In lesser hands, the tidal wave of nostalgia unleashed by Final Fantasy 7 prequel Crisis Core would result in nothing more than another weary case of Remembering Things: The Game.
Look, there’s Midgar. Again. There’s Shinra’s HQ. Again. Remember Sephiroth? Good, because he’s back and he’s brought his friends Bootleg Sephiroth and Cloud v0.01 along with him this time.
But Crisis Core is not in lesser hands, and it isn’t interested in superficially retreading old ground, either. This is the story of Zack Fair, first seen in a smattering of Final Fantasy 7 flashbacks, along with an RPG’s worth of friends and foes either created especially for Crisis Core, given their first significant outing here, or seen in a whole new light. These new personalities bring fresh stories and perspectives to the game’s popular setting, sometimes clarifying an old and muddily written plot thread, sometimes adding further intrigue to events that seemed clear-cut and fully explained the first time around.
Zack’s an easy character to like. He begins Crisis Core with an excitable attitude, happily stomping through Final Fantasy 7’s world in his company-issue boots, cleaning up “distortions” (corporate-speak for “anyone who opposes Shinra”) on command and eager to meet the most heroic SOLDIER of them all, Sephiroth. This ignorant positivity subtly matures over the course of the game, his zest for life not diminished but reframed as personal defiance of his increasingly harsh reality. The re-recorded and vastly expanded voice acting (as well as the slightly tweaked English translation) that delivers this shift is convincingly emotive on every subject from serious lines about personal legacies to one-off jokes, with Final Fantasy 7 Remake’s voice actors returning where appropriate.
Crisis Core’s origin as a PSP game brings with it an unexpected benefit—brevity. The original didn’t have the disc space or battery power to waste time doing anything other than getting straight to the point, and thanks to this the main story in Reunion keeps moving forwards at a brisk pace with plenty of automatic and manual save points along the way, and a good chunk of the optional side stories are contained within their own easily accessed menu, ready whenever I am.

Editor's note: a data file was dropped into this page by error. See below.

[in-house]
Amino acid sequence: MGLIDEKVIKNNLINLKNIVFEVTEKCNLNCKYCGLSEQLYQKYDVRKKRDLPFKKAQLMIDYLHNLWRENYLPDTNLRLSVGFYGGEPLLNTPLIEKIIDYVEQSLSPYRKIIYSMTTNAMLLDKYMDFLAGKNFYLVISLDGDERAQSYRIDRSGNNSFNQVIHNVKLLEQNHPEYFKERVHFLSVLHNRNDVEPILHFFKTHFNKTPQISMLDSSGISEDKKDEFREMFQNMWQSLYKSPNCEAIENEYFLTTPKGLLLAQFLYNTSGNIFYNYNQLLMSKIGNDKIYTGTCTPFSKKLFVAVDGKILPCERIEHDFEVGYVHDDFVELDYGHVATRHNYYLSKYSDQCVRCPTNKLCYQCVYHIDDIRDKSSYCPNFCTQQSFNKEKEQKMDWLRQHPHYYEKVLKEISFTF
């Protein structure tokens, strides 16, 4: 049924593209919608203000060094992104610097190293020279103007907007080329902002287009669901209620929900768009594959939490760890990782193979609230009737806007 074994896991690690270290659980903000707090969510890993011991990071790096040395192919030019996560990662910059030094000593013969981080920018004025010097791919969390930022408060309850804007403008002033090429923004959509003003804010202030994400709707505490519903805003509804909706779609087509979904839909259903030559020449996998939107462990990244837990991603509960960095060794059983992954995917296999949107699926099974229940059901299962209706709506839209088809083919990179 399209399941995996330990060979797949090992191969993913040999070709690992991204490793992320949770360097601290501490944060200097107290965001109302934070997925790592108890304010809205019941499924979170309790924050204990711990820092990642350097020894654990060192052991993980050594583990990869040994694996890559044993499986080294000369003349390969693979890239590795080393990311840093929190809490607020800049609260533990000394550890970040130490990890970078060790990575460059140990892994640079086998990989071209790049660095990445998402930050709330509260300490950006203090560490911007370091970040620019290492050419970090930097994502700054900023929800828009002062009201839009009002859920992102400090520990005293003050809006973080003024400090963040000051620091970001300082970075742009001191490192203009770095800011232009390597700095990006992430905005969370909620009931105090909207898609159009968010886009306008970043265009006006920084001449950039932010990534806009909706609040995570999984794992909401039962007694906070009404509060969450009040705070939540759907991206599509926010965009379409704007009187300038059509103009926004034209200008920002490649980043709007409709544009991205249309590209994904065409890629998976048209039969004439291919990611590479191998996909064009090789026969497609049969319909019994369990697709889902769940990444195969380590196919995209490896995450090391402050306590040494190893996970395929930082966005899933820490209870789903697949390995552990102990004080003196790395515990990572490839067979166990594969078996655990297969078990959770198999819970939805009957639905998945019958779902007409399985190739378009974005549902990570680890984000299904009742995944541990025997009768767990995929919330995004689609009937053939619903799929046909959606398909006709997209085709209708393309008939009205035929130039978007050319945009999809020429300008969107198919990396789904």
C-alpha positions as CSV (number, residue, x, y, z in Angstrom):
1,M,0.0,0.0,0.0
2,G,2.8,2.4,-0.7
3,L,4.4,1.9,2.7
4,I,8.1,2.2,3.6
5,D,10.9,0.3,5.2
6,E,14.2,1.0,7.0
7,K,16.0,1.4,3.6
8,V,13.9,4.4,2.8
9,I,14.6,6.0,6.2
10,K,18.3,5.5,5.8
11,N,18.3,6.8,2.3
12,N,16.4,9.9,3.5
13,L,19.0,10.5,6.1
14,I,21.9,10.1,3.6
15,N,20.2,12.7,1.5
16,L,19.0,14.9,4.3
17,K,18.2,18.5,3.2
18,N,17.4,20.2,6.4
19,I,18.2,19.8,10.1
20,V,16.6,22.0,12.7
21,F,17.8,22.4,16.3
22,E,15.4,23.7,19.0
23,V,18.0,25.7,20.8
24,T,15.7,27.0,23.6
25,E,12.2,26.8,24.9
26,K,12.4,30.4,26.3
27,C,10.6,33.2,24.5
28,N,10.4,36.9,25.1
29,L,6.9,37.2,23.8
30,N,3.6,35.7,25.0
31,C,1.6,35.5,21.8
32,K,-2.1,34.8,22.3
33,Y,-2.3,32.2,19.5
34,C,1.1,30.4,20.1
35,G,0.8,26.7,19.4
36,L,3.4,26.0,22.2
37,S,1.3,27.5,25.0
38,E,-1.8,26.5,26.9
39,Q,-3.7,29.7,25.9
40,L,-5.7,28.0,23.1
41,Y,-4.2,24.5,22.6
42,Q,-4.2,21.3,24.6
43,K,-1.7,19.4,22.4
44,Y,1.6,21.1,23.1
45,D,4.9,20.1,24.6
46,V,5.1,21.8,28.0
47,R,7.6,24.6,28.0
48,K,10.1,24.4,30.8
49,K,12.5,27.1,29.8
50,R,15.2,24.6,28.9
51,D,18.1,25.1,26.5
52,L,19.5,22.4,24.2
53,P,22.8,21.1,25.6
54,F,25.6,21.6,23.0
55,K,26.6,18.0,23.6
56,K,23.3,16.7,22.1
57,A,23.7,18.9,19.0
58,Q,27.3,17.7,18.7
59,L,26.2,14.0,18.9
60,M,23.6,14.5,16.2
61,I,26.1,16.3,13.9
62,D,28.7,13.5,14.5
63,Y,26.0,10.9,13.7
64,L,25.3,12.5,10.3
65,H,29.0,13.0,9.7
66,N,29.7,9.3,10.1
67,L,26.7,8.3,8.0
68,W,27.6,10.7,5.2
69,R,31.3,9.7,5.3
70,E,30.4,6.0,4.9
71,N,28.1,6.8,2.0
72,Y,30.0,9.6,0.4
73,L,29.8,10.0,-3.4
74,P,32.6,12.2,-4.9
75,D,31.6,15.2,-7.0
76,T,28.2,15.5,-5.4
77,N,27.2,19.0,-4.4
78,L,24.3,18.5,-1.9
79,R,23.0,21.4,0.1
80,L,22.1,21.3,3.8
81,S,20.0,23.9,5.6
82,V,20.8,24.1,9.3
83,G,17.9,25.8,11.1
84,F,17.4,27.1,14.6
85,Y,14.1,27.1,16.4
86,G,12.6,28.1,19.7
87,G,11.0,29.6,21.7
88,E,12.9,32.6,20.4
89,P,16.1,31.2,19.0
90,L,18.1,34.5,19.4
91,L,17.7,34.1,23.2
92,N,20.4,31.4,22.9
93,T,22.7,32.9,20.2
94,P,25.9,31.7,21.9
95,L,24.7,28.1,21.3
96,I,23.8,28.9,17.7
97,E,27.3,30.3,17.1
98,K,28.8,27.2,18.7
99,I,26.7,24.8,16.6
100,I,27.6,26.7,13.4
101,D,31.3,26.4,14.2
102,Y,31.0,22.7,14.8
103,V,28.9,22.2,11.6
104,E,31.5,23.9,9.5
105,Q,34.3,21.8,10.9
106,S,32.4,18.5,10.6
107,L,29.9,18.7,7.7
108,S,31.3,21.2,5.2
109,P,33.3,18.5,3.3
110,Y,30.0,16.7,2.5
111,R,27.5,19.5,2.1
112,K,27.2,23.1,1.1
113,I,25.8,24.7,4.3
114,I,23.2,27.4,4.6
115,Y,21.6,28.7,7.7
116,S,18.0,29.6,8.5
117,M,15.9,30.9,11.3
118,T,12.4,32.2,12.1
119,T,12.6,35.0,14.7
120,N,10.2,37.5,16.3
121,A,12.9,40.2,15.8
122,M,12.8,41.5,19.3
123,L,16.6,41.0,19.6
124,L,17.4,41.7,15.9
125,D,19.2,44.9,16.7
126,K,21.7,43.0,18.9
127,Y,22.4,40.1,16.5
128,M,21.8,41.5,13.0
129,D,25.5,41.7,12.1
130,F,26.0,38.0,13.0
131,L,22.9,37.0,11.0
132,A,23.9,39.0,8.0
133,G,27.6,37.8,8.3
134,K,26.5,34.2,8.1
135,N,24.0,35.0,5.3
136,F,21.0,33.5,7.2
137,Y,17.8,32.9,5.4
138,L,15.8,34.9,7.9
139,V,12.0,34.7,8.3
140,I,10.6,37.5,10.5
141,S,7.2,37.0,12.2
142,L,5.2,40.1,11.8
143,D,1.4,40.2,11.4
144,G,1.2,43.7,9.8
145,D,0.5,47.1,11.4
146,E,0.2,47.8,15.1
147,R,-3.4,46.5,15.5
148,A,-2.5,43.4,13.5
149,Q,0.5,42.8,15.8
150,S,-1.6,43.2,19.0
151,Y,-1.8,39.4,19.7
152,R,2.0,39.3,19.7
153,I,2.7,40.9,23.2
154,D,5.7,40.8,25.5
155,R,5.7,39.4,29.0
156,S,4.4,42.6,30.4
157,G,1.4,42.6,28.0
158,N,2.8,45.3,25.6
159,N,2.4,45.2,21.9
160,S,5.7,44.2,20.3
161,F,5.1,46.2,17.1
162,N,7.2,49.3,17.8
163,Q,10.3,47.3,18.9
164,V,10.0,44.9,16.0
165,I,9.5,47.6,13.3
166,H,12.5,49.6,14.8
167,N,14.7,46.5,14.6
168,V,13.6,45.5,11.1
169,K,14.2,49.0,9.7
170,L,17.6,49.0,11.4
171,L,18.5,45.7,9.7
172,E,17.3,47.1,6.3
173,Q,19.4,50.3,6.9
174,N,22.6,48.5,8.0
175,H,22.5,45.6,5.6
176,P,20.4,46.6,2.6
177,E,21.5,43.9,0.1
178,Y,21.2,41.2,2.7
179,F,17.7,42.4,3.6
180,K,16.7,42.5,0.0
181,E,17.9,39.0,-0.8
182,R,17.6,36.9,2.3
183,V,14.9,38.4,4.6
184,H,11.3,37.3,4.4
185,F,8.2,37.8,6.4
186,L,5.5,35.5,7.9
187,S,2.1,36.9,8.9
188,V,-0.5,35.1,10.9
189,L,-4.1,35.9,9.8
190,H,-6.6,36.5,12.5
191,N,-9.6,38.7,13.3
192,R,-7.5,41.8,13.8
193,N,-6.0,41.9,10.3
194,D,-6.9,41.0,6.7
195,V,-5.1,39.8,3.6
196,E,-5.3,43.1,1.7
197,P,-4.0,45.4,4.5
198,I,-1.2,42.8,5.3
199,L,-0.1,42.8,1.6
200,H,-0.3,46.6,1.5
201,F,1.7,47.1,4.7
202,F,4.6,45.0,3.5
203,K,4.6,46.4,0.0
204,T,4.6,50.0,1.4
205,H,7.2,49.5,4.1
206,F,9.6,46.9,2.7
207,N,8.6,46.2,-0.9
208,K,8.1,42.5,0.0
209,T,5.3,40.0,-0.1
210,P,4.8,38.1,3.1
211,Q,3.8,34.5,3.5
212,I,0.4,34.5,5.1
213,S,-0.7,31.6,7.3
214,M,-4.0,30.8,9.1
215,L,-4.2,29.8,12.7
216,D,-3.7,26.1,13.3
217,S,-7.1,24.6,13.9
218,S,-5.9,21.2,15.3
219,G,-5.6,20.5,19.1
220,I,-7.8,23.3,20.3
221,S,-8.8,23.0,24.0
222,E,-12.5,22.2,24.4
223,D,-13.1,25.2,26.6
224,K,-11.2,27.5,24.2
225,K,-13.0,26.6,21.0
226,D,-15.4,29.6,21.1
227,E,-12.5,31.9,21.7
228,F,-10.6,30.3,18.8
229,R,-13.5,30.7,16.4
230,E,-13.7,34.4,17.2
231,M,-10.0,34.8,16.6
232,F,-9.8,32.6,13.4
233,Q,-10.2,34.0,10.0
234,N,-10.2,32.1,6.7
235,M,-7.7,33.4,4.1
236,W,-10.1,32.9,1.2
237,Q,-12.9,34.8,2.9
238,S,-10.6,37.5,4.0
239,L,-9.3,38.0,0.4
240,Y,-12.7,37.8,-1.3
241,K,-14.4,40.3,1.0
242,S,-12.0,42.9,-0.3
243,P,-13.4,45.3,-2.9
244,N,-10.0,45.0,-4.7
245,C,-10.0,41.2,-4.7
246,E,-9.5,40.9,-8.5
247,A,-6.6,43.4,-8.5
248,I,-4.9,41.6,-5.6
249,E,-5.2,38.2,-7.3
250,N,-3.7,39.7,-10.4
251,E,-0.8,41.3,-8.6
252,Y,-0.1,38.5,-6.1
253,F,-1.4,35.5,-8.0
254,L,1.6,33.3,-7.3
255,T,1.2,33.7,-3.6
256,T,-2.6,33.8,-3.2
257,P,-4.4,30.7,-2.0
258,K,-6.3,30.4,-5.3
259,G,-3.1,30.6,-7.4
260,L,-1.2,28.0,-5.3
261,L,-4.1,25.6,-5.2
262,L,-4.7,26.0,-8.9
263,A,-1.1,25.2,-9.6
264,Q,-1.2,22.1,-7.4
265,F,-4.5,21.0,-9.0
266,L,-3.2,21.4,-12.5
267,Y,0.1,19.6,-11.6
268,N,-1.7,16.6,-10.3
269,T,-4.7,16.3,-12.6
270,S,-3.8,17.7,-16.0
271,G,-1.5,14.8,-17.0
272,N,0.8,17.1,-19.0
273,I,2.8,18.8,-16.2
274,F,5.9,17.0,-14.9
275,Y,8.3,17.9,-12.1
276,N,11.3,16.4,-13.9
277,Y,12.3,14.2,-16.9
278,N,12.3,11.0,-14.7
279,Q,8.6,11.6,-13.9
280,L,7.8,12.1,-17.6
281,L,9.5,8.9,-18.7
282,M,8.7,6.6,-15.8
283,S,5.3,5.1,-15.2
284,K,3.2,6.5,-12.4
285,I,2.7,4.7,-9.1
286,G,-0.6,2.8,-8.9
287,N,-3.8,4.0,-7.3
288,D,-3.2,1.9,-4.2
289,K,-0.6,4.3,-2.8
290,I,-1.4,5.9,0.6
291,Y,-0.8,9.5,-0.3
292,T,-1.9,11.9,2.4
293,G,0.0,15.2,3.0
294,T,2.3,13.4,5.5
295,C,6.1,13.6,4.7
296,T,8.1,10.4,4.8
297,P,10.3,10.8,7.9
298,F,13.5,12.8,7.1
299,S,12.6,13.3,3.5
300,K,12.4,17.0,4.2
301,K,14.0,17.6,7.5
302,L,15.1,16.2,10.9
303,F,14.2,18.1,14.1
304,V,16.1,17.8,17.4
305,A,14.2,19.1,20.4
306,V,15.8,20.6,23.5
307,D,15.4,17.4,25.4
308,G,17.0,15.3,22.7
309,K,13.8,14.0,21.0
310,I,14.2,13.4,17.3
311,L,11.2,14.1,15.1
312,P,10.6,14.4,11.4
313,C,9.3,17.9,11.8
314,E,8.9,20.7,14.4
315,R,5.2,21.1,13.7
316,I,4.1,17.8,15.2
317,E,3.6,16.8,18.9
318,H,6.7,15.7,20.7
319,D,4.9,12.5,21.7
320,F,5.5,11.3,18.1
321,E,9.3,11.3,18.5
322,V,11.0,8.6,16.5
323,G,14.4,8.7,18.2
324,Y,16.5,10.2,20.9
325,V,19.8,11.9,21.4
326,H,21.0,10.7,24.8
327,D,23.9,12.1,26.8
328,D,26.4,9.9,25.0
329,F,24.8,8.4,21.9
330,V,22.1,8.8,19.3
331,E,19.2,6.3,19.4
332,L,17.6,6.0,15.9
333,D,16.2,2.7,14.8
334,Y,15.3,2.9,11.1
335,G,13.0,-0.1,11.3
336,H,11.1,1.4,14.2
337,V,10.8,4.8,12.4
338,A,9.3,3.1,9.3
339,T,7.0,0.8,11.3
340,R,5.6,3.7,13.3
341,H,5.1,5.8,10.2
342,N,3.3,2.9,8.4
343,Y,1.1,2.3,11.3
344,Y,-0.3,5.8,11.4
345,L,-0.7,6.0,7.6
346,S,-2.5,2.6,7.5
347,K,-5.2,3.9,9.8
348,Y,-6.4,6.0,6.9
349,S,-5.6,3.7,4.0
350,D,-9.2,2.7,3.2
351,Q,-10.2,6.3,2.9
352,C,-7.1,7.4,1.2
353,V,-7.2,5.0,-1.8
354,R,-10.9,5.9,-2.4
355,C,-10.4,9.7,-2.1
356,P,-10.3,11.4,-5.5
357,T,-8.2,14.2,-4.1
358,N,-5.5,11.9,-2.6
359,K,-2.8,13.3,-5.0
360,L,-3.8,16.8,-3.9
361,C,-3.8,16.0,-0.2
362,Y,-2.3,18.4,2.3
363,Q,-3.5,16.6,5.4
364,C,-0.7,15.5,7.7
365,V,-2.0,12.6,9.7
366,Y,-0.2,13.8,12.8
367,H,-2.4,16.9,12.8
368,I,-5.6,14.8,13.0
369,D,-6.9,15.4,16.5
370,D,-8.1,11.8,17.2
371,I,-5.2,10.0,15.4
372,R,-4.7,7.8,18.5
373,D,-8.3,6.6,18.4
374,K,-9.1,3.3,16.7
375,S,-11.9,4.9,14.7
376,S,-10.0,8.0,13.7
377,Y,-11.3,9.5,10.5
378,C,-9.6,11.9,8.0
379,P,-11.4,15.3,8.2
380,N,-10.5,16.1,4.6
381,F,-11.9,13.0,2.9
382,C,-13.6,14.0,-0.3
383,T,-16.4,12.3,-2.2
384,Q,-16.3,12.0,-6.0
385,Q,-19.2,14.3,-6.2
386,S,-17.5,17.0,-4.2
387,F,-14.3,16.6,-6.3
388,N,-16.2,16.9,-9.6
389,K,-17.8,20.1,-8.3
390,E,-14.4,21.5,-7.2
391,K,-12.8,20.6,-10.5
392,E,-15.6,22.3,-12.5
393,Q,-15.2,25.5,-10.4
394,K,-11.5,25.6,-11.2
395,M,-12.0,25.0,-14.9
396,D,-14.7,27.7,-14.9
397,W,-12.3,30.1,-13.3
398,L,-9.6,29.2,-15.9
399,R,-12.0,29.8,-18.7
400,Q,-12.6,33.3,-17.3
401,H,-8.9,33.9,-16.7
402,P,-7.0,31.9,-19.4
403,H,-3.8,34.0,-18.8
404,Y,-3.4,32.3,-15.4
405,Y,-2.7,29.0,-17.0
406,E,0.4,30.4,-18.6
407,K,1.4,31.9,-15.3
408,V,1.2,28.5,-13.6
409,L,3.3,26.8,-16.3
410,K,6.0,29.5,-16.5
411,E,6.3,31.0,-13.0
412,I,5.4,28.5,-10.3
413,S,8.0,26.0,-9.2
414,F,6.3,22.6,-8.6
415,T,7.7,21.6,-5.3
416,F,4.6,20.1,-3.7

Even though the 3D landscapes cover everything from steampunk slums filled with detailed junk to verdant villages where fruit lazily hangs from twisted boughs, only the general look and layouts are from the 15-year-old game Reunion is based on. Everything else is either brand new or sensibly pilfered, perhaps with some minor alterations, from the existing models found within Final Fantasy 7 Remake.
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Crisis Core is not quite as polished as Remake, though. Some of the animation is a little too simplistic or repetitive when viewed in HD—a flapping puppetlike mouth as a no-name NPC speaks, Zack performing the exact same hand gesture yet again—and the conspicuously compact areas betray the game’s portable roots. But as comparatively cost-conscious as the game briefly is in places, it’s clear that Square’s idea of what a “budget” remake should look like is very different to most, and on the whole Reunion looks as modern as any other top-tier RPG.
There are unfortunately some hard limits on how far PC gamers can push these graphics, as the settings available are on the basic side. There are some standard window/resolution/v-sync/FPS options to choose from, with straightforward low/medium/high for shadows, textures, and AA to go with them. But the camera and keybind settings are almost comically detailed, allowing users to adjust everything from basic controls to the camera’s behaviour when it encounters an inclined surface. Overall performance is pleasantly uneventful, with no stuttering or ugly pop-in—Crisis Core simply works as it’s meant to for as long as it’s running.